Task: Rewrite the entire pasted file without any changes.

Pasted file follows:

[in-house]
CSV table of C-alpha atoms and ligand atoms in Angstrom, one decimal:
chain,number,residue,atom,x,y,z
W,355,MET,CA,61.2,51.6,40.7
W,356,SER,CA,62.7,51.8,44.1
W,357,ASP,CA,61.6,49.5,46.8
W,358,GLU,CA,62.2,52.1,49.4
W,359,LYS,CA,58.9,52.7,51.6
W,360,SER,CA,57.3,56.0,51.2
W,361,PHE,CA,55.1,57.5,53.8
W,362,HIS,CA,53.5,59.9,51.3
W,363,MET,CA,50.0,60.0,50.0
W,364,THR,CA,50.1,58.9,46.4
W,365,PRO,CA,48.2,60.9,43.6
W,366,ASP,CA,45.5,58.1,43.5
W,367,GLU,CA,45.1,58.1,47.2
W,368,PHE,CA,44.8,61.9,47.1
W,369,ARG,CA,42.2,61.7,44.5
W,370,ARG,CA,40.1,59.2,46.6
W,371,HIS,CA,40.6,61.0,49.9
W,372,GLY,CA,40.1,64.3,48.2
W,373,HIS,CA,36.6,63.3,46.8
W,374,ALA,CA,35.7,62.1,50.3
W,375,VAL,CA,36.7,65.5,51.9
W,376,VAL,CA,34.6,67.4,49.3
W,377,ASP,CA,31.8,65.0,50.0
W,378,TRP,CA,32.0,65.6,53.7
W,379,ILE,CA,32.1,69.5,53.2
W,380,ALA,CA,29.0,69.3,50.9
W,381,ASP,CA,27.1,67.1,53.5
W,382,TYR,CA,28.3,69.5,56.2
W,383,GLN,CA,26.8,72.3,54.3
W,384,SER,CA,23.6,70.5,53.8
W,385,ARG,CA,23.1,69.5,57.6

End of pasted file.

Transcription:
[in-house]
CSV table of C-alpha atoms and ligand atoms in Angstrom, one decimal:
chain,number,residue,atom,x,y,z
W,355,MET,CA,61.2,51.6,40.7
W,356,SER,CA,62.7,51.8,44.1
W,357,ASP,CA,61.6,49.5,46.8
W,358,GLU,CA,62.2,52.1,49.4
W,359,LYS,CA,58.9,52.7,51.6
W,360,SER,CA,57.3,56.0,51.2
W,361,PHE,CA,55.1,57.5,53.8
W,362,HIS,CA,53.5,59.9,51.3
W,363,MET,CA,50.0,60.0,50.0
W,364,THR,CA,50.1,58.9,46.4
W,365,PRO,CA,48.2,60.9,43.6
W,366,ASP,CA,45.5,58.1,43.5
W,367,GLU,CA,45.1,58.1,47.2
W,368,PHE,CA,44.8,61.9,47.1
W,369,ARG,CA,42.2,61.7,44.5
W,370,ARG,CA,40.1,59.2,46.6
W,371,HIS,CA,40.6,61.0,49.9
W,372,GLY,CA,40.1,64.3,48.2
W,373,HIS,CA,36.6,63.3,46.8
W,374,ALA,CA,35.7,62.1,50.3
W,375,VAL,CA,36.7,65.5,51.9
W,376,VAL,CA,34.6,67.4,49.3
W,377,ASP,CA,31.8,65.0,50.0
W,378,TRP,CA,32.0,65.6,53.7
W,379,ILE,CA,32.1,69.5,53.2
W,380,ALA,CA,29.0,69.3,50.9
W,381,ASP,CA,27.1,67.1,53.5
W,382,TYR,CA,28.3,69.5,56.2
W,383,GLN,CA,26.8,72.3,54.3
W,384,SER,CA,23.6,70.5,53.8
W,385,ARG,CA,23.1,69.5,57.6